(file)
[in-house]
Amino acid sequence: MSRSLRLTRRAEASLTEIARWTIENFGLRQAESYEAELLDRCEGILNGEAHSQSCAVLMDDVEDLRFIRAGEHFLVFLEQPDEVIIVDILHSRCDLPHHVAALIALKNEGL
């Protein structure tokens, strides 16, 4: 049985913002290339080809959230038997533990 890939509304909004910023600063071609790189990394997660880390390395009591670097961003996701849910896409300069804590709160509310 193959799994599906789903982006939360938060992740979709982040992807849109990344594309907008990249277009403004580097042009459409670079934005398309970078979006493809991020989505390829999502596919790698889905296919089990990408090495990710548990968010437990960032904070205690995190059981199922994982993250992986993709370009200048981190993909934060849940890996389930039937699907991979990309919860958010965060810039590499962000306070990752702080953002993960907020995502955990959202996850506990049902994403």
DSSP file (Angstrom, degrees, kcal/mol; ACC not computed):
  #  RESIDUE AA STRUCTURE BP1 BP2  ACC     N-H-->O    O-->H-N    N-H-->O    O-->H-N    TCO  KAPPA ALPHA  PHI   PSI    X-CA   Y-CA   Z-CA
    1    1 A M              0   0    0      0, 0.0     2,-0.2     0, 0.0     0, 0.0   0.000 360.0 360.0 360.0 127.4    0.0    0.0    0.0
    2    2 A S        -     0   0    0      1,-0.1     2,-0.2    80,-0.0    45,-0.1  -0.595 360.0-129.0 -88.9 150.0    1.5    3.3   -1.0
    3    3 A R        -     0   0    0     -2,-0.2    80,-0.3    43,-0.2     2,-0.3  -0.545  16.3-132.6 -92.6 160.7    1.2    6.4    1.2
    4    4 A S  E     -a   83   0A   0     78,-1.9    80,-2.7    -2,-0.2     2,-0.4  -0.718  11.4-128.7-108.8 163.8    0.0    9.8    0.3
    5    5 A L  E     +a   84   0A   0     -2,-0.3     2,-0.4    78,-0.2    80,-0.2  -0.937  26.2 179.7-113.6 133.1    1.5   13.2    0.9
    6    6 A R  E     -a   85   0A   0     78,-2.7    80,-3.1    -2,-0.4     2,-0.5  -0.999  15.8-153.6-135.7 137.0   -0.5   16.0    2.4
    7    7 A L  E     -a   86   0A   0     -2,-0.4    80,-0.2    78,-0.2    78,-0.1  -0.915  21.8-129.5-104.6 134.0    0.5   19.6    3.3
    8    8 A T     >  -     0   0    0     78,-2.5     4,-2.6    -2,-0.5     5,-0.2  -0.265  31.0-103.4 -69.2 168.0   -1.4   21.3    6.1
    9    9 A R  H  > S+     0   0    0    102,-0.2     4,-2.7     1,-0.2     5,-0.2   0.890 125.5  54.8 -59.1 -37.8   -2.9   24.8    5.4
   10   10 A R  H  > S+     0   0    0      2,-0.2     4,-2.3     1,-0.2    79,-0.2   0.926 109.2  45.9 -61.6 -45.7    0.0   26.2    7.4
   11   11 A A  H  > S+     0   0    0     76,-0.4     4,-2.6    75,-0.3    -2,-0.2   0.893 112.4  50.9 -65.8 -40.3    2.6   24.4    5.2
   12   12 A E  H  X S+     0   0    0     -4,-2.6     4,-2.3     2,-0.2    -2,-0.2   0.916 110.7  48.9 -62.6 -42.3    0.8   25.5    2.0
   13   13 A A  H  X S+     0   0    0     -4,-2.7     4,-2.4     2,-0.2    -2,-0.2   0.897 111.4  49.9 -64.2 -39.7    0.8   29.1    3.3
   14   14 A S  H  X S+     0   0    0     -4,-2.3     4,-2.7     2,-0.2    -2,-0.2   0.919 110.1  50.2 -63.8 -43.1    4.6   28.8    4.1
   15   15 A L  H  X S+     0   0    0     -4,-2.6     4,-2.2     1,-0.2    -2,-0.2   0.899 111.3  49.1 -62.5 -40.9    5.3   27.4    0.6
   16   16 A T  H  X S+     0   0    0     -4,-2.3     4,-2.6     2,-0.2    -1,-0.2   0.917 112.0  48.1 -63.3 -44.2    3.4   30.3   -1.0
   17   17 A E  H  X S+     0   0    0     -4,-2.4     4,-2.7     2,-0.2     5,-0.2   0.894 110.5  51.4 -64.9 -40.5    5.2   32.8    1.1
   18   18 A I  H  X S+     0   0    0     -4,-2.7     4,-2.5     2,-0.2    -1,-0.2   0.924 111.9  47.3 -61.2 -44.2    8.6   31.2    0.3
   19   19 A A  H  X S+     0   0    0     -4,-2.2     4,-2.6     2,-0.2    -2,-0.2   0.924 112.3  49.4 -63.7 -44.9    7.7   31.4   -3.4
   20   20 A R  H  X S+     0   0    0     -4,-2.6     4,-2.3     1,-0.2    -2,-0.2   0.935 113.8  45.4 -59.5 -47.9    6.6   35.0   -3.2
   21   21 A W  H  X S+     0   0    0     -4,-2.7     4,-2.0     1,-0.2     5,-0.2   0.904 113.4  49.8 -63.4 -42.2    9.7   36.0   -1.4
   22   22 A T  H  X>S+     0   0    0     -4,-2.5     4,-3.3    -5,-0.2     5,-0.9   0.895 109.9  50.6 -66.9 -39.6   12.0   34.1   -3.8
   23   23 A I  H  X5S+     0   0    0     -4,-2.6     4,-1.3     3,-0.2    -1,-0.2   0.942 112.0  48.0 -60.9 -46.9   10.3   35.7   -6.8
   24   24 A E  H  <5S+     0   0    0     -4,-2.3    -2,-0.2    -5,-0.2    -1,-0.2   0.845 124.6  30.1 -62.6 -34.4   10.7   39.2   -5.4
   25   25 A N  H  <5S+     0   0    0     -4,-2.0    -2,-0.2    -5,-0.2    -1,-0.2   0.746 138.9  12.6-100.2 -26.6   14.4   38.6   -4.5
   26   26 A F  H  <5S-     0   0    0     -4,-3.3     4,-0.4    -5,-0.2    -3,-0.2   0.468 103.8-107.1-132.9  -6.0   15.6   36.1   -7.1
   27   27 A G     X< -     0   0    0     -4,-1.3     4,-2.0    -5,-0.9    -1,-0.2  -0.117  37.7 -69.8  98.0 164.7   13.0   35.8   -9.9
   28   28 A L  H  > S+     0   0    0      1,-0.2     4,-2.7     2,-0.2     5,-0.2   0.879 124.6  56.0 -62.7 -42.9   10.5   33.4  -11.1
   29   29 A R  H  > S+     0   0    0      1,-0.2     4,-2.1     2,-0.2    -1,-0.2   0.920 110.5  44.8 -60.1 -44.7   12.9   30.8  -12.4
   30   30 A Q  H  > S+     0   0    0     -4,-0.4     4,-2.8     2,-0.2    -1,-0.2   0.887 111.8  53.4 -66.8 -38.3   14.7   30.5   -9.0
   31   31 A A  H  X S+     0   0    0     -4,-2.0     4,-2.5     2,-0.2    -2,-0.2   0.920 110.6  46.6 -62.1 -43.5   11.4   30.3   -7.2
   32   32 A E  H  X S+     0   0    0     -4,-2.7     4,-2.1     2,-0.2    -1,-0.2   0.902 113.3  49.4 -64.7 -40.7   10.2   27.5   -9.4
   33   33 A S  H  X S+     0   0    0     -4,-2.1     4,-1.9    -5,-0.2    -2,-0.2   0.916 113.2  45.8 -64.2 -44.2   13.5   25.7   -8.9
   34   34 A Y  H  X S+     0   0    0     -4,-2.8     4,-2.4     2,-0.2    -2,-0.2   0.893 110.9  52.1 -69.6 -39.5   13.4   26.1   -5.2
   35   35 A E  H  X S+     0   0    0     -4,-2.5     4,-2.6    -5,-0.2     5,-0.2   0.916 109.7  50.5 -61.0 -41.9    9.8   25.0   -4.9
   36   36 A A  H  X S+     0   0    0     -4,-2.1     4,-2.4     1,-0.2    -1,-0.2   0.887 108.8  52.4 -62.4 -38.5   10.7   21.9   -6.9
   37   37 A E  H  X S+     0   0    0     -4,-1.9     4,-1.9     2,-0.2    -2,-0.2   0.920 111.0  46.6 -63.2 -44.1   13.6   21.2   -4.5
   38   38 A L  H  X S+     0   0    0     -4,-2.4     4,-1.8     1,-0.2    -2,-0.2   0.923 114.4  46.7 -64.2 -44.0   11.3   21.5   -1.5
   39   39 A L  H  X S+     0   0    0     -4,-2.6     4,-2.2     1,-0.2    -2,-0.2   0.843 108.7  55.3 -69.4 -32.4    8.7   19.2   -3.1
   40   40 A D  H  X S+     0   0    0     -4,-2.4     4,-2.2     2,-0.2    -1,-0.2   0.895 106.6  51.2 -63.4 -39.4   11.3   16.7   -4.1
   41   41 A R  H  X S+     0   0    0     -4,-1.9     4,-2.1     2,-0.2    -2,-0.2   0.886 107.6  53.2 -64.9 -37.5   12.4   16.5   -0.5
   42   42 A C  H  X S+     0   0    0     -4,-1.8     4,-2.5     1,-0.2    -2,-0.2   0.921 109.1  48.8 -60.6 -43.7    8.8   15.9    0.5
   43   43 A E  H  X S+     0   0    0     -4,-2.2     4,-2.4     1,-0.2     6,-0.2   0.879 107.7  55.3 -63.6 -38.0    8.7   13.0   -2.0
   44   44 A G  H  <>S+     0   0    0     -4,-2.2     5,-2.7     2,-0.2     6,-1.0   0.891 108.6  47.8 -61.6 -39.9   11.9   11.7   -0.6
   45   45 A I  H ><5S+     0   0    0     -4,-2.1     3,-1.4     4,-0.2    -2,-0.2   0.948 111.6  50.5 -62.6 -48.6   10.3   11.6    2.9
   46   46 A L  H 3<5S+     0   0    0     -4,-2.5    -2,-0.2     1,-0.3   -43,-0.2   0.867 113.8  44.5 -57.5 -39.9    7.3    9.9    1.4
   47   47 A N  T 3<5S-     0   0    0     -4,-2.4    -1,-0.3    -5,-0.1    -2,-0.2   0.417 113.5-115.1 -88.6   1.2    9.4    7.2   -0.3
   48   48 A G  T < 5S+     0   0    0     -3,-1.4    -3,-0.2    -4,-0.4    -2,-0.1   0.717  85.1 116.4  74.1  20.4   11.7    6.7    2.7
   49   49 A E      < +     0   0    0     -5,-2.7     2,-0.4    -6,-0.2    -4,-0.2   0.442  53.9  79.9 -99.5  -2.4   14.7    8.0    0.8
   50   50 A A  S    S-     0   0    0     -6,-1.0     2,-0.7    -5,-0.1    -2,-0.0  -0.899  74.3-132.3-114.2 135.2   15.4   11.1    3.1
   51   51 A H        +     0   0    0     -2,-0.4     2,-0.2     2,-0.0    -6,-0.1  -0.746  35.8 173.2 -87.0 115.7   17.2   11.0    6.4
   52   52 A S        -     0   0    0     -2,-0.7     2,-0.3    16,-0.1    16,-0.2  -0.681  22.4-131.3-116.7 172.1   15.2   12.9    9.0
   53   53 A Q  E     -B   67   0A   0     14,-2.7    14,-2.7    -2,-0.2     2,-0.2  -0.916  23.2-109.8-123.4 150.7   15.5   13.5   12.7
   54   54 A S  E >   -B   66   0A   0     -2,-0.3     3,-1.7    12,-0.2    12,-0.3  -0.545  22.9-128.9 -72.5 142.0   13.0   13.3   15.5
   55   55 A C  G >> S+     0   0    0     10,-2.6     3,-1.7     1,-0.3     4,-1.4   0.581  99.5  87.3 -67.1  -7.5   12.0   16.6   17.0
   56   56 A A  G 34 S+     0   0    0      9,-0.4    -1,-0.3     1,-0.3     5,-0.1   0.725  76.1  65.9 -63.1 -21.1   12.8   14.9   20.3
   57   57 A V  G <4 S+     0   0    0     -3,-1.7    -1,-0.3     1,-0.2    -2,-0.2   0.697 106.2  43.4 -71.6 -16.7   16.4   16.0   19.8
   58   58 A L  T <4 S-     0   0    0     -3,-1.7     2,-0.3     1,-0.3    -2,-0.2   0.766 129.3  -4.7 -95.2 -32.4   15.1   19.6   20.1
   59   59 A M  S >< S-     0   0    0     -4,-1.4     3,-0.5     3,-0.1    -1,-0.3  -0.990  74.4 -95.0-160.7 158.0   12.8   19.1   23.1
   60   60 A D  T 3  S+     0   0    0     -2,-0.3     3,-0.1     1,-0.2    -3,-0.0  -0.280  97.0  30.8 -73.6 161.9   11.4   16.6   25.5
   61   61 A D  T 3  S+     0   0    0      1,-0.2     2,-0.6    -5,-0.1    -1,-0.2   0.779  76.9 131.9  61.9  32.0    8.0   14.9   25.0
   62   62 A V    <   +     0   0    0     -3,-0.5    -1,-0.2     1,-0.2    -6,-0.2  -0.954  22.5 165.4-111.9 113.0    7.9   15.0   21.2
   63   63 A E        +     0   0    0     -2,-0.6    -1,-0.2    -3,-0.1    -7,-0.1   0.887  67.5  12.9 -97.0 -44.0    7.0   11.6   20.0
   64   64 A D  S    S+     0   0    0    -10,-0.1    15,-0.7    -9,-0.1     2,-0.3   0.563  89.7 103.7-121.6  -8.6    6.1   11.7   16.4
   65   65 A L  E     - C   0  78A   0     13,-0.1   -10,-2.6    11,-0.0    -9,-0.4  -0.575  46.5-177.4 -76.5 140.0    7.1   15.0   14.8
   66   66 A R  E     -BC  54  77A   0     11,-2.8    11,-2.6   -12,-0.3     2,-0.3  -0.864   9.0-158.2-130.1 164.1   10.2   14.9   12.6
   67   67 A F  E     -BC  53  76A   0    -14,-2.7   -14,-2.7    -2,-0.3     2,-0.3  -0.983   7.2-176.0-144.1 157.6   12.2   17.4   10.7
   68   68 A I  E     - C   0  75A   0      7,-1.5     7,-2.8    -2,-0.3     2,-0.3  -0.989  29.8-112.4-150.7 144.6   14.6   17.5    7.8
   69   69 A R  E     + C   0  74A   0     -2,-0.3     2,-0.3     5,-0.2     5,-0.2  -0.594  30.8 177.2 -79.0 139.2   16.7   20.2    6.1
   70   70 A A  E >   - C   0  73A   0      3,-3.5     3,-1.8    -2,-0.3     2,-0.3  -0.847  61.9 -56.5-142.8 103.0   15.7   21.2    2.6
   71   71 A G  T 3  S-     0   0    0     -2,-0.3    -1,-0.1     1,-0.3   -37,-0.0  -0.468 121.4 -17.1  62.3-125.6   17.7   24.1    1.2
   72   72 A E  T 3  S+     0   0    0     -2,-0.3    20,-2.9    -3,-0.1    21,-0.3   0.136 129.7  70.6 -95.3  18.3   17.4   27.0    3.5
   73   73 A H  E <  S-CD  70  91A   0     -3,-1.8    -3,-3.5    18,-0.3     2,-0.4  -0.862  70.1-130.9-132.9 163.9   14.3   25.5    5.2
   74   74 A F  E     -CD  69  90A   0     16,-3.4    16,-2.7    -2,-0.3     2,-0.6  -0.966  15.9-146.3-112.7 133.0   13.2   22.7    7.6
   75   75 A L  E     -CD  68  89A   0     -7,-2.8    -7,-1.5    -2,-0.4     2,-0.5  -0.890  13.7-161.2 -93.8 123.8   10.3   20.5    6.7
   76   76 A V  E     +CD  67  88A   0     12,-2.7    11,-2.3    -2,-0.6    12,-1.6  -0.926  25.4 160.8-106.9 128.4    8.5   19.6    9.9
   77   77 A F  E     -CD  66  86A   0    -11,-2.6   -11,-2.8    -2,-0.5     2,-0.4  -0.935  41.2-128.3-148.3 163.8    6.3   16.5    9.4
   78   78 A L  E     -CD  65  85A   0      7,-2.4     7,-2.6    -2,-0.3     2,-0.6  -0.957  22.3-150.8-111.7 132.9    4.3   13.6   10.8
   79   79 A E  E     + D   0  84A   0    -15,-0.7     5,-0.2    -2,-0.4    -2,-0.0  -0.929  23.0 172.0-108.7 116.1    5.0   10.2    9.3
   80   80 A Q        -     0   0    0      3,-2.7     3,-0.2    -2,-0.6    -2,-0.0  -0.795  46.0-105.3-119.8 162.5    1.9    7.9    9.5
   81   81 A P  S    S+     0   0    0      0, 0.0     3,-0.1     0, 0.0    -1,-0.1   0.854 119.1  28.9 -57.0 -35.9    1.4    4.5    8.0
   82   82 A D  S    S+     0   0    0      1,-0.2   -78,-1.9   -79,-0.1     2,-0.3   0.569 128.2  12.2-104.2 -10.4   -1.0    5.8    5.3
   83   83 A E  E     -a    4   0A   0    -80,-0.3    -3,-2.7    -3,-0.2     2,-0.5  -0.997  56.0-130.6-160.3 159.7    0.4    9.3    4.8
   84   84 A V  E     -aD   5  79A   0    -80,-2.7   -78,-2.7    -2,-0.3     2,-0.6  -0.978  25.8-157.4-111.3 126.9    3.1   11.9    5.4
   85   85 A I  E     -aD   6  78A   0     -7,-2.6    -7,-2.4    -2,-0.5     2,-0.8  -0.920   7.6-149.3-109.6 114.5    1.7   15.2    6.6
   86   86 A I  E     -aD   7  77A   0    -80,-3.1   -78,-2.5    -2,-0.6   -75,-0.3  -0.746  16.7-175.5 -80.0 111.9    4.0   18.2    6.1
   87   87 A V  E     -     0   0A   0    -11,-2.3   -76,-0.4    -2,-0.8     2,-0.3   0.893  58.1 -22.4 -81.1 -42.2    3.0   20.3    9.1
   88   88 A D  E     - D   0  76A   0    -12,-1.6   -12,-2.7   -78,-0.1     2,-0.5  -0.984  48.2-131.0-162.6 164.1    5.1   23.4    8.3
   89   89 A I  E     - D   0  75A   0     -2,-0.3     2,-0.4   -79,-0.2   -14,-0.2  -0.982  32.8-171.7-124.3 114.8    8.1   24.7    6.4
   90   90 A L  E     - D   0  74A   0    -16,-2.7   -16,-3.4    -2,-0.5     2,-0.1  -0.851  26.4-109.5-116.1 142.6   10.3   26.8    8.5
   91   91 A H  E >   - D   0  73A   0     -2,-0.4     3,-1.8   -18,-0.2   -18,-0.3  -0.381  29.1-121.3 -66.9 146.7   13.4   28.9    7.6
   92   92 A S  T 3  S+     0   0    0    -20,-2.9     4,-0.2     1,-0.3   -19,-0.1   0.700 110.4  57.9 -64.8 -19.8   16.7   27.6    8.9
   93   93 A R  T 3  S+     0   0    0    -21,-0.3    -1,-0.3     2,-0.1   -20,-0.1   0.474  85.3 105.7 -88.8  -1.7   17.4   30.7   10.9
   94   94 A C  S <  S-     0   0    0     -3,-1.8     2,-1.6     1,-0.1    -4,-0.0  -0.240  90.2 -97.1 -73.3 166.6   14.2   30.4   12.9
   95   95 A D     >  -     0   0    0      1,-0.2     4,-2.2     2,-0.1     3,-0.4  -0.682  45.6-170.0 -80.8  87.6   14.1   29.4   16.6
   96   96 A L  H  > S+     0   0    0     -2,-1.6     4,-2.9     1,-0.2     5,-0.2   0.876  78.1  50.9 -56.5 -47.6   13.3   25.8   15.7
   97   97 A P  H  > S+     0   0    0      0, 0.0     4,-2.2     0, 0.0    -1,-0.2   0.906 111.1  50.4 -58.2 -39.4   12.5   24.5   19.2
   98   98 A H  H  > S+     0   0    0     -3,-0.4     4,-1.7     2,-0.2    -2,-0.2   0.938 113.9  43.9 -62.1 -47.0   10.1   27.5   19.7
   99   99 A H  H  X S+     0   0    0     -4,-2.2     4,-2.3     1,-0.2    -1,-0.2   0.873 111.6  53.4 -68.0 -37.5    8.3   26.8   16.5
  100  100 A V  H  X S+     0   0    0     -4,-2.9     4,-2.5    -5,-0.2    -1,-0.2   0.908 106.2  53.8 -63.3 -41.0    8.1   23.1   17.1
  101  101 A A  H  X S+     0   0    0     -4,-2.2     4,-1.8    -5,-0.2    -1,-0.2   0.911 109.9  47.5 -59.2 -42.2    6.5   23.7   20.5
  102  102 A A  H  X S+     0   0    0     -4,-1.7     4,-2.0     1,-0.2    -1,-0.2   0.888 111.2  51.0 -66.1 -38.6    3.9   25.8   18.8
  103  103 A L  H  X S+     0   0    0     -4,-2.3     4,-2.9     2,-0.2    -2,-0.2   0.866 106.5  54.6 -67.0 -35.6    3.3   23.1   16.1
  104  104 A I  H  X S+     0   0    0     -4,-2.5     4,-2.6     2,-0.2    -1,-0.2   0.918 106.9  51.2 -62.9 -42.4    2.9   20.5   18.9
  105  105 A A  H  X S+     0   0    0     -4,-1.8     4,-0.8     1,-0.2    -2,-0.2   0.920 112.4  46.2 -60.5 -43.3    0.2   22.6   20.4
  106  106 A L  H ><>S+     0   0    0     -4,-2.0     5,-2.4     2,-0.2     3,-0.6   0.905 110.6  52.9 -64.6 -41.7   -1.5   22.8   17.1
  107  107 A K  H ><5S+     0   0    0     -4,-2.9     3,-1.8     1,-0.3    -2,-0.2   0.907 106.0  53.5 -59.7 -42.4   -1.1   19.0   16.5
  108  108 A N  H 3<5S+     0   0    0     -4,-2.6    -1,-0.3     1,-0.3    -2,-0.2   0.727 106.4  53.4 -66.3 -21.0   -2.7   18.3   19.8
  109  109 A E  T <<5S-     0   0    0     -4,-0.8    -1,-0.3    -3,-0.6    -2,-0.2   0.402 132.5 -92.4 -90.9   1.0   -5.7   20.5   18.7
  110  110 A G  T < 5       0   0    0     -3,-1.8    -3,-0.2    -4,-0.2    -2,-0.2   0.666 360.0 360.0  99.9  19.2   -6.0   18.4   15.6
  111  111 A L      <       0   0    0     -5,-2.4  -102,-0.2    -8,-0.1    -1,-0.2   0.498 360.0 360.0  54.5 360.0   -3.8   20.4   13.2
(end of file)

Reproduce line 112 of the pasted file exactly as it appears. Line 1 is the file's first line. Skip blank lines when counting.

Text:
  107  107 A K  H ><5S+     0   0    0     -4,-2.9     3,-1.8     1,-0.3    -2,-0.2   0.907 106.0  53.5 -59.7 -42.4   -1.1   19.0   16.5